With a Grateful Prayer and a Thankful Heart: Dead Sea Scrolls at The Franklin Institute

Wednesday, September 26, 2012

Dead Sea Scrolls at The Franklin Institute

A couple of weeks ago, John and I spent the day at The Franklin Institute in Philadelphia, Pennsylvania.
We picked a beautiful Monday just after the kids went back to school to avoid crowds.
The main attraction was The Dead Sea Scrolls exhibition created by the Israel Antiquities Authority from the collection of the Israel National Treasures.
Photos of the scrolls were prohibited and the above section was shown on a large screen.

Two thousand years ago, in the Judean desert, on the northern shores of the Dead Sea, a group of people placed their religious writings in eleven remote caves. They were first discovered in 1947 when a Bedouin shepherd boy stumbled upon a hidden cave, tossed a rock in and heard a pot shatter. Thousands of parchment fragments, remarkable preserved, were found by archaeologists over the next eight years, including some of the oldest known copies of the Hebrew Bible.
Above PHOTO BY DARRYL MORAN/THE FRANKLIN INSTITUTE. The Dead Sea Scrolls are on view in the circular display case seen here.
The exhibit contains over 600 artifacts telling a story of life and faith in ancient Israel. There are pieces of royal architecture,  the pottery of kings, and ancient stamps and signatures pieces.

How amazing to see the many artifacts of pots, coins, weapons, jewelry and other pieces displayed. 
The top center photo are perfume and cosmetic pieces

The bottom left is a pottery incense alter

bottom center: John in front of The Benjamin Franklin National Memorial. It is located in the rotunda of the museum. The centerpiece of the memorial is a dramatic 20-foot high marble statue of Benjamin Franklin. Sculpted by James Earle Fraser, the statue weighs 30 tons and sits on a 92-ton pedestal of white Seravezza marble.

bottom right: driving through Philadelphia

The Biblical era is also known as the Iron Age in archaeology covering 1200 - 586 BCE.
The exhibition features a large collections of the 2000-year-old Dead Sea Scrolls from this era, containing some of the oldest known copies of the Hebrew Bible. Pieces include text from the books of Genesis, Psalms, Exodus, Isaiah. There are remains of religious articles, weapons of war, stone carvings, textiles and beautiful mosaics along with everyday household items such as jewelry and ceramics covering the period from 1200BCE to 68CE.
 It was awe-inspiring viewing the many artifacts as far back as the 9th-8th century BCE

center bottom photo of 1st century BCE-1st century CE inkwell

I didn't get a photo of my own, but there was a large, three-ton stone, thought to have fallen from the Temple during a battle in 70CE,  from the Western (or Wailing) Wall in Jerusalem. Prayers can be written on slips of paper and placed in a crack or container that will be sent by Curators to Jerusalem.  There was also a screen with live feed of the Wall in Jerusalem (see center, left in photo above). Touching the stone was quite an experience.Another attraction at The Franklin Institute is the heart, a walk-through exhibit just as blood travels through a heart.  I remember this exhibit when I was a child on a school trip!
We strolled through some other areas throughout the day including the Blackholes show at the planetarium and ended our day together at an Italian restaurant near our home.

When we purchased our tickets we also purchased a pair for Abbey and a friend.  The friend wasn't able to go and the expiration date was nearing so Abbey and John went this past Sunday.  The crowds were so large that the five-people deep group barely moved through the exhibit.  It is sad that Abbey didn't get to experience all that was there to see.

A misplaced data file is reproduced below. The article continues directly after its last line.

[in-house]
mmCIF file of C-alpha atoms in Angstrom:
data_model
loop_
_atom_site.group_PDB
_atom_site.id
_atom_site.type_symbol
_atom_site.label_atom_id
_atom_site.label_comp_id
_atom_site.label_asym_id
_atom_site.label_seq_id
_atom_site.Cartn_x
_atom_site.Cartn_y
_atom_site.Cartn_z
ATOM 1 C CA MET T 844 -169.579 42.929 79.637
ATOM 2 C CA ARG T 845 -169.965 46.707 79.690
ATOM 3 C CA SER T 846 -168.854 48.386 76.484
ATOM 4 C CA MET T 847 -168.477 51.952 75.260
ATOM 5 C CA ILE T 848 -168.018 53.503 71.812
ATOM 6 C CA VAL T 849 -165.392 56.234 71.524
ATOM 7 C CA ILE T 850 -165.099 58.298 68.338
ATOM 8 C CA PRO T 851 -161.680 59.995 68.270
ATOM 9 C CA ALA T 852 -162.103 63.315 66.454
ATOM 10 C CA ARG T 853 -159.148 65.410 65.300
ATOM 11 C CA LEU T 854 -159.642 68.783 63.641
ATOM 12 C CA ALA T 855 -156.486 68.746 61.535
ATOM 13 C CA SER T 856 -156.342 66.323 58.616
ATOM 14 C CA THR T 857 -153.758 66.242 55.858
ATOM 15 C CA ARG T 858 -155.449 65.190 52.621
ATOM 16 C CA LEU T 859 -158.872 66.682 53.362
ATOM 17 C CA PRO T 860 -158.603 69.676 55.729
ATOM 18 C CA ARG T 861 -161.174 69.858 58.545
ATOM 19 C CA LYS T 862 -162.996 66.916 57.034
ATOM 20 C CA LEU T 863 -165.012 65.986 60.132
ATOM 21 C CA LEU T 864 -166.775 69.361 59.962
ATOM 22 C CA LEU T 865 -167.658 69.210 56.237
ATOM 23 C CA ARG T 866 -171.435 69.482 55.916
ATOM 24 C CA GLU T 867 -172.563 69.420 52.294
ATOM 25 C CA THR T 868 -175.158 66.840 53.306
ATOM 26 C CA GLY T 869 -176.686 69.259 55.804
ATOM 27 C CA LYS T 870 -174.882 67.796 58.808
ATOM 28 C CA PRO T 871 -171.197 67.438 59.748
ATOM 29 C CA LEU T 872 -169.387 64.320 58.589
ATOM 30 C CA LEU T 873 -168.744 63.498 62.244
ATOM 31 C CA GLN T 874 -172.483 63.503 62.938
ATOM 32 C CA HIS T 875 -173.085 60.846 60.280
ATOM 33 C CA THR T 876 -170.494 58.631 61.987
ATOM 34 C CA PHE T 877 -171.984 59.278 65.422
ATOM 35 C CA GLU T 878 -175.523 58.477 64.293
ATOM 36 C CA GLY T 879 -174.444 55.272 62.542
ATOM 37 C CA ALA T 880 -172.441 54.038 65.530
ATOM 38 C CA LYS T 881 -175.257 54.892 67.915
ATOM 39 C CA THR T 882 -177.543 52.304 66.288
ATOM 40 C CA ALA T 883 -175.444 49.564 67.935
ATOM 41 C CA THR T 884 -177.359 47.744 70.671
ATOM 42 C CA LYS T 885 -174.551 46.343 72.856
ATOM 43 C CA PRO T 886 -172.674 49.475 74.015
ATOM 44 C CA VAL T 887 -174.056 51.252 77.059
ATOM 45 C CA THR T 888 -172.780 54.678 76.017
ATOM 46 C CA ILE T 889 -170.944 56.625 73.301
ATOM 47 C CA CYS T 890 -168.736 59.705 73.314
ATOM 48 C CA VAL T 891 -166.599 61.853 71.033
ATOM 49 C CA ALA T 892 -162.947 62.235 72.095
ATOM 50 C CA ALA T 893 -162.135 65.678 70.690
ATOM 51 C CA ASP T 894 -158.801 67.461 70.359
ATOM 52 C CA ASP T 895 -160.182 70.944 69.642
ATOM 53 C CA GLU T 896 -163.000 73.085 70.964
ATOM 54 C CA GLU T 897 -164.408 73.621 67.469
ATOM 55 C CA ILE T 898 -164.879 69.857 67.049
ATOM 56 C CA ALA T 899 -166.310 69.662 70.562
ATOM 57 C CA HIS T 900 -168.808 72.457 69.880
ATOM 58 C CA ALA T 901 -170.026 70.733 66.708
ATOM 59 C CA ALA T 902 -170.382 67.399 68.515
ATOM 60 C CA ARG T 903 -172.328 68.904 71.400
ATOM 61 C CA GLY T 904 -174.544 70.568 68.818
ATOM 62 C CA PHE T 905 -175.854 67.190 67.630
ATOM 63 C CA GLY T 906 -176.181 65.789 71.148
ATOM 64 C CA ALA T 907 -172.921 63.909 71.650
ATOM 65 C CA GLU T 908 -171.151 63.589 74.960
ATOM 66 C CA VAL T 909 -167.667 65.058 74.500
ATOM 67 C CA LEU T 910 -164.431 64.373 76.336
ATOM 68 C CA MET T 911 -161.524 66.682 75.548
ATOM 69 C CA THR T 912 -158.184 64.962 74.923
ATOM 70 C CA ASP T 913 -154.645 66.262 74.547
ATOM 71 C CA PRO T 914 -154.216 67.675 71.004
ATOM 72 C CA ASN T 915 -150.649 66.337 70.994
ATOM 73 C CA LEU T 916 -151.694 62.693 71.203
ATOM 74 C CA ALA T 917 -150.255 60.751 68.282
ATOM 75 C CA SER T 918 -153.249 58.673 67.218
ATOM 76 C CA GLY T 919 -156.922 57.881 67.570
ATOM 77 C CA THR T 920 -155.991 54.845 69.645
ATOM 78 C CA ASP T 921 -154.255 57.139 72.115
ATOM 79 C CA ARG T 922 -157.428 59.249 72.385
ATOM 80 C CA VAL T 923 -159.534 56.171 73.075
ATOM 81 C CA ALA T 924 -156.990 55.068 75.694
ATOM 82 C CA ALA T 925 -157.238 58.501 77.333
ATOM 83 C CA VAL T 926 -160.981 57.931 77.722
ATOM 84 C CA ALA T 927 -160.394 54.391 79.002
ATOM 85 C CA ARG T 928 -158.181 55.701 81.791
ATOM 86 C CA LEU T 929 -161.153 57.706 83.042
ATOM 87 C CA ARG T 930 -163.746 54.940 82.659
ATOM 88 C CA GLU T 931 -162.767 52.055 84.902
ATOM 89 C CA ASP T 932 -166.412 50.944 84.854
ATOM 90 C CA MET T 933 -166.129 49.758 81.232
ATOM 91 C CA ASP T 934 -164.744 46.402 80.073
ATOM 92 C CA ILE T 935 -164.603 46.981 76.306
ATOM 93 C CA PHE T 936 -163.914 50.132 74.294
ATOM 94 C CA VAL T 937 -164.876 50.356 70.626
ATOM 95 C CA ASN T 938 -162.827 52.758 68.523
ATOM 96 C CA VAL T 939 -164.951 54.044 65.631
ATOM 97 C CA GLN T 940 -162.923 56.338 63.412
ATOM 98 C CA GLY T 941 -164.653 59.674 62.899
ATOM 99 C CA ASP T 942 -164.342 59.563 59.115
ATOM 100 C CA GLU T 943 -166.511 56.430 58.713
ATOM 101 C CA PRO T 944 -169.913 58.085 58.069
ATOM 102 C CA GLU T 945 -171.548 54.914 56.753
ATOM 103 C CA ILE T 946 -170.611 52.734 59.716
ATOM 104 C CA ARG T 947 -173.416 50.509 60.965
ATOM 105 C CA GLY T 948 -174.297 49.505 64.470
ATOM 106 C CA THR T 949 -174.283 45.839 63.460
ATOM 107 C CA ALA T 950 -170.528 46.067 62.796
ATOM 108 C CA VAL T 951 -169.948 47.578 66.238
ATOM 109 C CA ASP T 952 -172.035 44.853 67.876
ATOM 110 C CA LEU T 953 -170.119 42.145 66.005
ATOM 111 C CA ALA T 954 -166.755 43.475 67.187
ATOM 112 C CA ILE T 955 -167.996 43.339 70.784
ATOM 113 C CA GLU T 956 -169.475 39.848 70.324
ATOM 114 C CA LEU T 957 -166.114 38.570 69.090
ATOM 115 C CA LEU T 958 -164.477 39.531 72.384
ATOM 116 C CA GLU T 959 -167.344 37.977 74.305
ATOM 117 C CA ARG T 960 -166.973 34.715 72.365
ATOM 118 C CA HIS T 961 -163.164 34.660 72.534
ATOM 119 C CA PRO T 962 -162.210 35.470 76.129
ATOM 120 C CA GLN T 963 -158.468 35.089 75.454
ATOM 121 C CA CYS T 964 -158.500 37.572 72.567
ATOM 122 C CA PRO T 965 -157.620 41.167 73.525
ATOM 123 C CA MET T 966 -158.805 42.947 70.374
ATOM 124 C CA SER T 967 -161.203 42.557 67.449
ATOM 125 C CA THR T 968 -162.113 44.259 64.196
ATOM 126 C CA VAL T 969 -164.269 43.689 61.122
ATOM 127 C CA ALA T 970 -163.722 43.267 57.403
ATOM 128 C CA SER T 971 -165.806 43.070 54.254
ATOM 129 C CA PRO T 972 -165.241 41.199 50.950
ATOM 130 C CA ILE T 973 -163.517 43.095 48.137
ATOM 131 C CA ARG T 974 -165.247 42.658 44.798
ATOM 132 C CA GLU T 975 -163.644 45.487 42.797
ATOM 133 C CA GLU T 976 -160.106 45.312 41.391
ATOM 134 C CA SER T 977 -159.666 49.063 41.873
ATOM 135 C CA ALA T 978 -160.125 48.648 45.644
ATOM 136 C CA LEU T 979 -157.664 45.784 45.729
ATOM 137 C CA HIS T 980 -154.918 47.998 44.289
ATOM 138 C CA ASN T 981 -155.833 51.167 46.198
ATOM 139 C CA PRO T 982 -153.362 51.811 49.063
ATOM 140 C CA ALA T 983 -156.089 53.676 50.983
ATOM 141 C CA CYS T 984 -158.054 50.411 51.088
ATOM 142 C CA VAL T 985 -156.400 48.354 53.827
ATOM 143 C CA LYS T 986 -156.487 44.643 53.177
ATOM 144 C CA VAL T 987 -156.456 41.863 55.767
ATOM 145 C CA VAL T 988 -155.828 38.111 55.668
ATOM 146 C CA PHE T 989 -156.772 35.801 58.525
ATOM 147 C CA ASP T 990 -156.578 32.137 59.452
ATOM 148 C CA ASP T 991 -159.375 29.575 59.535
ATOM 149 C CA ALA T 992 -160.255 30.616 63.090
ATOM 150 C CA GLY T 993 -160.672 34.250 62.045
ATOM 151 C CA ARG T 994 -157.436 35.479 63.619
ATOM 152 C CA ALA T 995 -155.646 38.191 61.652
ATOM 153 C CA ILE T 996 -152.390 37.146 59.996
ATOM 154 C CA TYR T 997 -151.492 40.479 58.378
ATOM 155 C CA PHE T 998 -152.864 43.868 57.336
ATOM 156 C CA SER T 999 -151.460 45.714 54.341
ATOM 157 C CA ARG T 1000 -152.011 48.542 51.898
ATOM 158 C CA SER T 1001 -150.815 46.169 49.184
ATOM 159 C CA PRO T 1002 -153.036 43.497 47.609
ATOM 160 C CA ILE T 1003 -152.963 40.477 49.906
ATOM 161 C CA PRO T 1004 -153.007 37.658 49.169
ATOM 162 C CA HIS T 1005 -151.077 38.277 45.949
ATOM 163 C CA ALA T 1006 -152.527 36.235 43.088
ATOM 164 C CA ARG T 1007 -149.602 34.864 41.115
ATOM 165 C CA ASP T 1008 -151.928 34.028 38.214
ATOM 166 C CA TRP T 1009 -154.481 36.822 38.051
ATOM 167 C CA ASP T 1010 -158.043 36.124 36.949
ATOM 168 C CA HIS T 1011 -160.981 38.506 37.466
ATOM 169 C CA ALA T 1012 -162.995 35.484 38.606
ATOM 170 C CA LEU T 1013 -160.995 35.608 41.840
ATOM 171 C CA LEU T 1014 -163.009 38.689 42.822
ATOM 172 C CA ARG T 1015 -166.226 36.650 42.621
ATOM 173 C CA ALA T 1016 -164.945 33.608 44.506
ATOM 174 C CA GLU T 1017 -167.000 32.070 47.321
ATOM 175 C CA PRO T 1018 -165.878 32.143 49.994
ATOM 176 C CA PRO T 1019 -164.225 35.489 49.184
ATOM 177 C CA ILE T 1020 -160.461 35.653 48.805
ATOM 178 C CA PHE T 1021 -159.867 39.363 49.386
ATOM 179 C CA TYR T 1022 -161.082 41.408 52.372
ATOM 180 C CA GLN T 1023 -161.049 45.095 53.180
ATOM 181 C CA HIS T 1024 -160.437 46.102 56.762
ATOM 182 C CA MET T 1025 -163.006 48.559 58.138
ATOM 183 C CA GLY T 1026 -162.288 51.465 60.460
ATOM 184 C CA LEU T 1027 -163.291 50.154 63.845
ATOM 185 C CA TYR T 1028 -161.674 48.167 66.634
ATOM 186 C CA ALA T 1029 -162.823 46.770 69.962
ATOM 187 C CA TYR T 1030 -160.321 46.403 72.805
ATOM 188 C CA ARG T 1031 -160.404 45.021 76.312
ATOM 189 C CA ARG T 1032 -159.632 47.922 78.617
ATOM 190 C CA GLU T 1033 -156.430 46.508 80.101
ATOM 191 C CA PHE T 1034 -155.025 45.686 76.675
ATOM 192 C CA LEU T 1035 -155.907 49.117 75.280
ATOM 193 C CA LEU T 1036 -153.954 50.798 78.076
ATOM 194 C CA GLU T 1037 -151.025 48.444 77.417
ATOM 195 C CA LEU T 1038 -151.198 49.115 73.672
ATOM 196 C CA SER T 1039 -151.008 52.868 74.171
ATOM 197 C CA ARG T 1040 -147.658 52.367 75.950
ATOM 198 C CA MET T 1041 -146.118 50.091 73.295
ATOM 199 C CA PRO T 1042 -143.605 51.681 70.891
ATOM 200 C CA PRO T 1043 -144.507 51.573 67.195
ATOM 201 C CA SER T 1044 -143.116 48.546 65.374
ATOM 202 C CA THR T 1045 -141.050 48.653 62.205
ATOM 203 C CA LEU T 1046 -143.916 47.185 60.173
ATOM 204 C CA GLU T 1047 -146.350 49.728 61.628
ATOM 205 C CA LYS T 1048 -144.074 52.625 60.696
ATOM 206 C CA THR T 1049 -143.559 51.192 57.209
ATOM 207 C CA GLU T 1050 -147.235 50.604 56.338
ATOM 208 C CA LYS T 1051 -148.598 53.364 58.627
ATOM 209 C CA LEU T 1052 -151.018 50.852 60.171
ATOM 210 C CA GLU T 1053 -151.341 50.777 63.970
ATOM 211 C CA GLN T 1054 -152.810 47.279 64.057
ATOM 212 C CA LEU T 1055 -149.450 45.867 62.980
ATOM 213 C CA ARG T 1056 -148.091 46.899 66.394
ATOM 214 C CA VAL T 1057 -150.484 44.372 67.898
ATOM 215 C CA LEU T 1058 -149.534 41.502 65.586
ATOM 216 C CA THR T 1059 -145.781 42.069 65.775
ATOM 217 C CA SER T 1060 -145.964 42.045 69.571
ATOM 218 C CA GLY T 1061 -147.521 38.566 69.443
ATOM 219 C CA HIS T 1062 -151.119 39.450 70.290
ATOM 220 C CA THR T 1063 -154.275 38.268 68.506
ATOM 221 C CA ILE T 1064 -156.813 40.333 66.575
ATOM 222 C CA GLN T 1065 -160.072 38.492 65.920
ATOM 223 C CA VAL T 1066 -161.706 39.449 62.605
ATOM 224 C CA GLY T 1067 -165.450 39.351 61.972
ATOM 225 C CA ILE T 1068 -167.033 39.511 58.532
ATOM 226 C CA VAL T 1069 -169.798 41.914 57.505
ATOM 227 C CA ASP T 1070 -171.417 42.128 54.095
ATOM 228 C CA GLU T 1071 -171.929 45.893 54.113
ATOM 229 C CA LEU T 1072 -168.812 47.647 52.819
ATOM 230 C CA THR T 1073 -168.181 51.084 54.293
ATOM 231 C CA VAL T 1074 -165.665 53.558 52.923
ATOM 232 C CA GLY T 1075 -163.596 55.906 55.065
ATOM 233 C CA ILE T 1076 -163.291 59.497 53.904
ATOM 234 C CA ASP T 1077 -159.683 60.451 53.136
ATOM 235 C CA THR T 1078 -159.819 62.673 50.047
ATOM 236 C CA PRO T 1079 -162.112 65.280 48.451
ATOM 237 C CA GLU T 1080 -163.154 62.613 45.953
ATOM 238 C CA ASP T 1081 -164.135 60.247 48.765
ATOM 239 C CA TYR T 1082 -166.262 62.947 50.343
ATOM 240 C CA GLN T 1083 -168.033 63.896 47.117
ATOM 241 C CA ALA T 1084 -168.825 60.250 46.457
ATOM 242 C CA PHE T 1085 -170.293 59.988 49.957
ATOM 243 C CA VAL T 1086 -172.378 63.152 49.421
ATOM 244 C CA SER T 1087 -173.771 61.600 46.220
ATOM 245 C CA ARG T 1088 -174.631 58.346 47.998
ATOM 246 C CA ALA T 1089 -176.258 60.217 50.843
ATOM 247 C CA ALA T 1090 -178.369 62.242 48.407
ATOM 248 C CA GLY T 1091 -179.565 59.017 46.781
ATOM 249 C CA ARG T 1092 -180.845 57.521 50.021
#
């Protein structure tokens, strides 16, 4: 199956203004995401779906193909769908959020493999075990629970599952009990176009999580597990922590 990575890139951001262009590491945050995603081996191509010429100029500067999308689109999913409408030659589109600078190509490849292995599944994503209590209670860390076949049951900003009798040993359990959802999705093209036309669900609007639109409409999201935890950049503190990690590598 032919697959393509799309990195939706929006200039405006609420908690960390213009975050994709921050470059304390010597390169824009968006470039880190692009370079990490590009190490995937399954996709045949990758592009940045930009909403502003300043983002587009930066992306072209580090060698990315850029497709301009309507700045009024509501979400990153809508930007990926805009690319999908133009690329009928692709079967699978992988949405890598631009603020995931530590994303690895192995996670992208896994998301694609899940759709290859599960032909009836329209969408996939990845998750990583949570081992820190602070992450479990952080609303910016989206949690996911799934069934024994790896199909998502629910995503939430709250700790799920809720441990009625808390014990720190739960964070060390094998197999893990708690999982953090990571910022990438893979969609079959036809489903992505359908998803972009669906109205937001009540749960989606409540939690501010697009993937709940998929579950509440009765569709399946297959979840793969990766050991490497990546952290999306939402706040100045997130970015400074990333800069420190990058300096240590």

Janette@Janette's Sage said...

How interesting...I love it all..we spent Saturday at a museum here...I have been wanting to see the Dead Sea Scrolls..thanks for sharing, what a great tour

Cyn said...

that would be so amazing to see!! Thanks for sharing!

Barbara F. said...

This was a wonderful opportunity. This is the second post I've read in two days about the Scrolls. Beautiful mosaics, too, especially like the photo of John in the heart. xo

Walking on Sunshine said...

That looks like a great exhibit! Haven't been to that museum in YEARS! Maybe 20 or more. When hubby was stationed down in Atlanta, we became members of the Fernbank Museum and loved going almost weekly one summer. The kids loved it! Thanks for sharing!

Maple Lane said...

What a wonderful opportunity. I enjoyed your post and the photos very much.

Ann said...

What a fascinating place. It's always best to go to places like that during the week. Too bad Abbey had to fight the crowds

Kristina said...

It looks very interesting. Thanks for sharing.

Olga said...

How fascinating! I always enjoy looking at artifacts such as pottery and jewelry. To me it's interesting to learn how ordinary people lived, what kind of simple utensils they used in their homes, etc. That's a great exhibit.

SavoringTime in the Kitchen said...

Wow, what an amazing exhibit that must be! I would be in awe of everything.

podso said...

It's so good you could see this wonderful exhibit. You presented a lot of information and did it well! Nice you and your husband could have that day together!

Penelope Mills said...

What a wonderful day you had.
Thank you for visiting my blog-
if we lived closer I would be happy to share our matching monogram with you.

Have a wonderful Sunday.

White Spray Paint

Pondside said...

That must have been a wonderful day - just the sort of museum experience I love!

Just a little something from Judy said...

My sister saw this recently and like you, she found it most interesting. Thank you for sharing the details with us. What an amazing God we serve. It seems like a great day for you and your husband.


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